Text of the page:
No. 177 NAI DE 2/304/1

Memorandum from Eamon de Valera to Arthur Griffith (London)

(No. 7) (Copy)

Dublin, 25 October 1921

I received the minutes of the Seventh Session and your letter of the 24th.1 We are all here at one that there can be no question of our asking the Irish people to enter an arrangement which would make them subject to the Crown, or demand from them allegiance to the British King. If war is the alternative, we can only face it, and I think that the sooner the other side is made to realise that the better.

As time is so pressing the Ulster question should be pushed ahead at once, and the moment they can be sounded upon that the big question should be put up to them at once. It ought to come, I think, before the end of this week.

MUNITIONS: We had a chat with the M.F.2 on Saturday and Sunday - I suppose he told you the result. We agreed that an undertaking might be given that in order to meet them we would not import munitions during the continuance of the negotiations, altho' we did not consider ourselves bound to do this in accordance with the truce terms.

MY GOING TO LONDON: The M.F. told us that there was a general desire amongst the members of the Delegation that I should hold myself in readiness to go to London. You understand fully the considerations of tactical advantage which determined me in holding the view that I should remain here. If any new considerations arise it would be well that we should know them exactly so that we may weigh them all and if possible secure unanimity for whatever action is taken. My own position is that I am loathe to go unless the situation imperatively calls for it, and I am keeping an open mind. I have asked the others to do the same.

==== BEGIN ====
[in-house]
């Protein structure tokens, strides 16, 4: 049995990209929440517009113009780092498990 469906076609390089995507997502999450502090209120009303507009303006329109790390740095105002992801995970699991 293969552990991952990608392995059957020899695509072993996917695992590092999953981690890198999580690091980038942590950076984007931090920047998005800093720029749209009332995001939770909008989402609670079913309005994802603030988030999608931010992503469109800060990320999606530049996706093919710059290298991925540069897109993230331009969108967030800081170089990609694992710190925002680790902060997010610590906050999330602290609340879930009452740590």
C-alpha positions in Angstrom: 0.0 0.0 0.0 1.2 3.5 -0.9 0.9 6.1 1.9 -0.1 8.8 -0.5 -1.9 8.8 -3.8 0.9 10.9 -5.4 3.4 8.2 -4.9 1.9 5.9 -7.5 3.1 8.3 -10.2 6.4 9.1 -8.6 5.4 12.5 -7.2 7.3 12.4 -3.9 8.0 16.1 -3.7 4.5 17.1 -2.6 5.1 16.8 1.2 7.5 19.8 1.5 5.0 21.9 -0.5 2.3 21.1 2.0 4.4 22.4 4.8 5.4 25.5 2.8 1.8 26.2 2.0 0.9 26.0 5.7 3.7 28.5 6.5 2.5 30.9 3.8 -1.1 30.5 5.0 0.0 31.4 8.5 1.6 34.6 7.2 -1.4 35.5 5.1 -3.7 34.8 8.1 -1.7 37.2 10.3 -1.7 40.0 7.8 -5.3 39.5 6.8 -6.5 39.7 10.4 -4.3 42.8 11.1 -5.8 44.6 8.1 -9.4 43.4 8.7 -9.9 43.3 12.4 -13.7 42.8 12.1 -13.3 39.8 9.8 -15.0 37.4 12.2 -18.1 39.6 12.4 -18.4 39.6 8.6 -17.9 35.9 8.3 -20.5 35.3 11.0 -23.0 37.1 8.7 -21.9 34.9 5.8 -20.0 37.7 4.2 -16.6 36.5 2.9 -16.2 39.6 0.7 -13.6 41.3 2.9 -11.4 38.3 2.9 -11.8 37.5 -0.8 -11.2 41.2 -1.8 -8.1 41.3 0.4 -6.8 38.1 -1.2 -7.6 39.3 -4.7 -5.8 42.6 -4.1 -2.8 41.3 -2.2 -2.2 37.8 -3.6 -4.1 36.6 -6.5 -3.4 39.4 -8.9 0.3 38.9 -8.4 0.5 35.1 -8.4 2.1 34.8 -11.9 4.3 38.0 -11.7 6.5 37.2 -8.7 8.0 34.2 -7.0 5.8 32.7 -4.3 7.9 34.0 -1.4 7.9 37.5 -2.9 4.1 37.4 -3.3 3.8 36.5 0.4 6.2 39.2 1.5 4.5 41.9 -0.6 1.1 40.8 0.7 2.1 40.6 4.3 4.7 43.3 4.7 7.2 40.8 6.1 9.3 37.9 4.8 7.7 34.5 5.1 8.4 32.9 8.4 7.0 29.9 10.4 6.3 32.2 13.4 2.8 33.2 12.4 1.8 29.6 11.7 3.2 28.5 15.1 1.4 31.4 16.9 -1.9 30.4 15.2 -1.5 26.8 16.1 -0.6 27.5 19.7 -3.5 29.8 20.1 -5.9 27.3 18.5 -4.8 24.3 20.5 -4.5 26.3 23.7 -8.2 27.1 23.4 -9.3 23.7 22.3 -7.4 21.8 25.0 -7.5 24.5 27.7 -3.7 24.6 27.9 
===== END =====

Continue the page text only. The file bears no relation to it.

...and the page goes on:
(signed) E. de V.

P.S. I hope to receive text of the counterproposals put forward by our side tomorrow.

1 No. 176, minutes not printed. A note by Robert Barton on a copy of this memorandum in the UCDA (P150/1923) reads 'the first paragraph of this letter created a scene', with Arthur Griffith, Michael Collins, and Eamon Duggan being 'very angry'. The letter was received on the morning of 27 October but not shown to Gavan Duffy or Robert Barton until the evening.

2 3 Minister for Finance, i.e. Michael Collins.

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